Turnbull dangles election day options covering both a double dissolution and a regular poll


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THE next election is expected to be held in a month beginning in A.

That’s about as precise as we can be at the moment as the Prime Minister dangles at least two polling day options in front of government MPs, crossbench senators and Opposition Leader Bill Shorten.

And he won’t say which one is his preference in what is being seen as a deliberate strategy to menace and confuse. But some basic calculations show it will be in April or August.

Malcolm Turnbull told his troops today a double dissolution election was still a “live option” with voting in possibly April, just before the scheduled May Budget.

It would be fought on trade union reform — or more strictly, on Labor’s opposition to the government’s union crackdown. The trigger would be a rejection of legislation to create the Australian Building and Construction Commission (ABCC), reintroduced to the House of Representatives today.

However, at the same meeting, the first of government backbenchers for the year, Mr Turnbull also indicated he would call the election as scheduled in about six months.

That was a hint he wanted to follow the schedule and go to the polls for a regular election as soon as possible, which would be August.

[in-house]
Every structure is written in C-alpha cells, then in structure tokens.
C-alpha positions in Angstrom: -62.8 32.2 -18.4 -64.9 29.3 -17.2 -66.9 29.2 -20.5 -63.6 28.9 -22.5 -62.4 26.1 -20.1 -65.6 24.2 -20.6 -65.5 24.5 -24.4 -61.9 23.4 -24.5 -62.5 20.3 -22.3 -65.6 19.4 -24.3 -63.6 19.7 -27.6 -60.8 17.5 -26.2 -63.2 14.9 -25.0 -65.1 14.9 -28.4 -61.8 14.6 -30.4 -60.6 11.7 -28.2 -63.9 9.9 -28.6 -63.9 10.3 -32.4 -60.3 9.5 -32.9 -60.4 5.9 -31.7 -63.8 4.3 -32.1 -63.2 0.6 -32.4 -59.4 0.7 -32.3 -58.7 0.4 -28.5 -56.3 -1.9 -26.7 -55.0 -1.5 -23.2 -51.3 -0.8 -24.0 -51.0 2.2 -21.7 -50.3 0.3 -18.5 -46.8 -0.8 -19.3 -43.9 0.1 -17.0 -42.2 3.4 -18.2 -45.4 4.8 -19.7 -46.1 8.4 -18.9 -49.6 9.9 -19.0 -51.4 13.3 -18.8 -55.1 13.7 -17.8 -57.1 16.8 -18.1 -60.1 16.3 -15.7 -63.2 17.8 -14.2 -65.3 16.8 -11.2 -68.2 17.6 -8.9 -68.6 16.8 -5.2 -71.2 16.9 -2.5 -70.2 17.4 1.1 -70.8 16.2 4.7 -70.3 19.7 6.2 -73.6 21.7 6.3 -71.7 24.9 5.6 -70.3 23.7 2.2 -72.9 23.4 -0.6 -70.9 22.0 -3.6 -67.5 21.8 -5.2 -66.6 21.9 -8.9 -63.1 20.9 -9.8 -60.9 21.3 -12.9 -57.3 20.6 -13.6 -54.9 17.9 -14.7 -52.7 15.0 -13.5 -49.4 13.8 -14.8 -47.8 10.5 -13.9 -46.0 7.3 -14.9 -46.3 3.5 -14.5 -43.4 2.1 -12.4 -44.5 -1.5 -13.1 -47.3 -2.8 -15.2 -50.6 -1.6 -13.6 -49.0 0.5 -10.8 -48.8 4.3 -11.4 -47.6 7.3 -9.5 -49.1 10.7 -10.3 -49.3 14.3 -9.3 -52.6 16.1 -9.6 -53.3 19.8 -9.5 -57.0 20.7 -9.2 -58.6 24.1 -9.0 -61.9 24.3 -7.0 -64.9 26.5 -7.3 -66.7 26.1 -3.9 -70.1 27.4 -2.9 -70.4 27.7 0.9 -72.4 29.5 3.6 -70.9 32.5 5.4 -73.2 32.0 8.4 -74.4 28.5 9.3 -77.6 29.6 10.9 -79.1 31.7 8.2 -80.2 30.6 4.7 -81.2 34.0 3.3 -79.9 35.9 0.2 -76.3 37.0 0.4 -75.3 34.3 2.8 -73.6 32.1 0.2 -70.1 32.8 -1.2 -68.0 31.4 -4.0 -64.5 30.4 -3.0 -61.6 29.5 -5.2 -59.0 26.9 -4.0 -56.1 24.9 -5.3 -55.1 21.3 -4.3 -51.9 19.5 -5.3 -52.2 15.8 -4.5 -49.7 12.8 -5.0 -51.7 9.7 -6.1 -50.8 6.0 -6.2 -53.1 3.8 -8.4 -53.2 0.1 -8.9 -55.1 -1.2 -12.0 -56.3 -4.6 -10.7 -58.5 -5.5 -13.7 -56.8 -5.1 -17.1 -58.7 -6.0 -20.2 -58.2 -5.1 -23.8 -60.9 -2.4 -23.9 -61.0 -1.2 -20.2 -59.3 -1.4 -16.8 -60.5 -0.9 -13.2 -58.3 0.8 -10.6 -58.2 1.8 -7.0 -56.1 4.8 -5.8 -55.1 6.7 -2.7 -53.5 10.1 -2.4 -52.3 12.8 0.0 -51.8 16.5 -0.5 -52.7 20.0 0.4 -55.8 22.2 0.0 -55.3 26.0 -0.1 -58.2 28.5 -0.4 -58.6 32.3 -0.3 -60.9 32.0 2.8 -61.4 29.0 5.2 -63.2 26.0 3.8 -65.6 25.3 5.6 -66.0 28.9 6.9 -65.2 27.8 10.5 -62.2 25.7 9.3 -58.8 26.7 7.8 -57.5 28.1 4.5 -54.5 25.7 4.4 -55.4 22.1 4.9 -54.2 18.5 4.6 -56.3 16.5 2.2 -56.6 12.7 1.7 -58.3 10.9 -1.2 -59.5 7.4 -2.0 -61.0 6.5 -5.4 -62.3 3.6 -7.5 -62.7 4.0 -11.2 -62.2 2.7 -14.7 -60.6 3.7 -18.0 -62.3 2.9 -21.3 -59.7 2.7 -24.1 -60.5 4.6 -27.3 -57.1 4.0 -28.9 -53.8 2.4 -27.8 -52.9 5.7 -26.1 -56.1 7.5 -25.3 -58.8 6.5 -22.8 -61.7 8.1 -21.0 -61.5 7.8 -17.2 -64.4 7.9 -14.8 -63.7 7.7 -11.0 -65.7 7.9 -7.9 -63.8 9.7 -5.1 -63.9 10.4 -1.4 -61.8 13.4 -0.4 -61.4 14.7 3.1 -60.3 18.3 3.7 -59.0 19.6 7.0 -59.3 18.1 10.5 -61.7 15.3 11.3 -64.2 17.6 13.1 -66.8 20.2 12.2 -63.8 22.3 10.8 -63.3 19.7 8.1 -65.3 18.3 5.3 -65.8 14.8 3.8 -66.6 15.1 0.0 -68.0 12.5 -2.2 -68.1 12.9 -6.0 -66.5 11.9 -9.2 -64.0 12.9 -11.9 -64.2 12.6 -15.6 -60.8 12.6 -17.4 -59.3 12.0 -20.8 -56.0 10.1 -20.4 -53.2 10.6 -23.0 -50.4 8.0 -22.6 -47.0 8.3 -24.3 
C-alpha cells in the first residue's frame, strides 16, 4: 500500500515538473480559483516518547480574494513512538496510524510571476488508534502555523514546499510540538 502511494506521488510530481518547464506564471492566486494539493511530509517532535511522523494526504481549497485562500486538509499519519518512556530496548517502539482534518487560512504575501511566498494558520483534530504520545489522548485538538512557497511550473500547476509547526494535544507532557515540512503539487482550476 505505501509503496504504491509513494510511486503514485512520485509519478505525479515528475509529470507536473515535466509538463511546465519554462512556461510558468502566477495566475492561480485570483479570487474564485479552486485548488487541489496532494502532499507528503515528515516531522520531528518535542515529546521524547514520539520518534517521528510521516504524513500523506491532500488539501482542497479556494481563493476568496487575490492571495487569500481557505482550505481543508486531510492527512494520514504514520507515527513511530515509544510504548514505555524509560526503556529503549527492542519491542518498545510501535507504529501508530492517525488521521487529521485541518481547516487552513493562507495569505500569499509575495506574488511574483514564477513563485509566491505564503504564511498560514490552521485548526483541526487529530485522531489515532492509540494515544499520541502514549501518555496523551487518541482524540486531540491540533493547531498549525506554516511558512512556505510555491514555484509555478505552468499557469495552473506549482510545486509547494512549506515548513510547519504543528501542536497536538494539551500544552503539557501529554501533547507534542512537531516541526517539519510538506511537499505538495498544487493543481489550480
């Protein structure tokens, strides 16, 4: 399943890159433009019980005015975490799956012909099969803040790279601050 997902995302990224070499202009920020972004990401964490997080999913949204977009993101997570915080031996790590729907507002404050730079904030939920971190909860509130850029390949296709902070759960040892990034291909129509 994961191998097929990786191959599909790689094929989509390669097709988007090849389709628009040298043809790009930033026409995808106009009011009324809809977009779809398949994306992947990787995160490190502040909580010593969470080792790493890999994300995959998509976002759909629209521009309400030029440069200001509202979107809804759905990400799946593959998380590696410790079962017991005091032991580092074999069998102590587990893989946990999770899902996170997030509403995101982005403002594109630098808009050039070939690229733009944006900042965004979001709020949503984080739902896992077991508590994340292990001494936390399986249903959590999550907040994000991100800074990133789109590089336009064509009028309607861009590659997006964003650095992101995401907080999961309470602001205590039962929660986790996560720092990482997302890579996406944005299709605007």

Liberal director Tony Nutt was there to reinforce the message to the meeting.

The Prime Minister has consistently said he would go to a regular election late in the year. Last week he told reporters that “all other things being equal, in August, September, October”.

However, the Liberals now see a need to make the distance from Labor more obvious, and the tool for that would be an assault on illegal workplace practices by unions.

The Prime Minister believes voters understand his bid for greater oversight of trades unions and would equally be suspicious of any Labor attempts to block the building industry body.

The double dissolution threat would also be aimed at Senate crossbench members. The government needs at least six of their eight votes to get the ABCC through. A double dissolution could see their political life shortened from six years to three.

However, a double dissolution — in which all seats in both the Senate and the House of Representatives are at stake — could see other independents and minor parties elected, worsening the government’s troubles in the upper house.

And there would have to be a half-Senate election within 20 months to put both houses back in synch. A normal general election is for the House and half the Senate, as directed by the Constitution.

It will not be possible to call one of those normal general elections until after July 1, making the earliest date in August.

Online Source

The Indian Telegraph Sydney Australia

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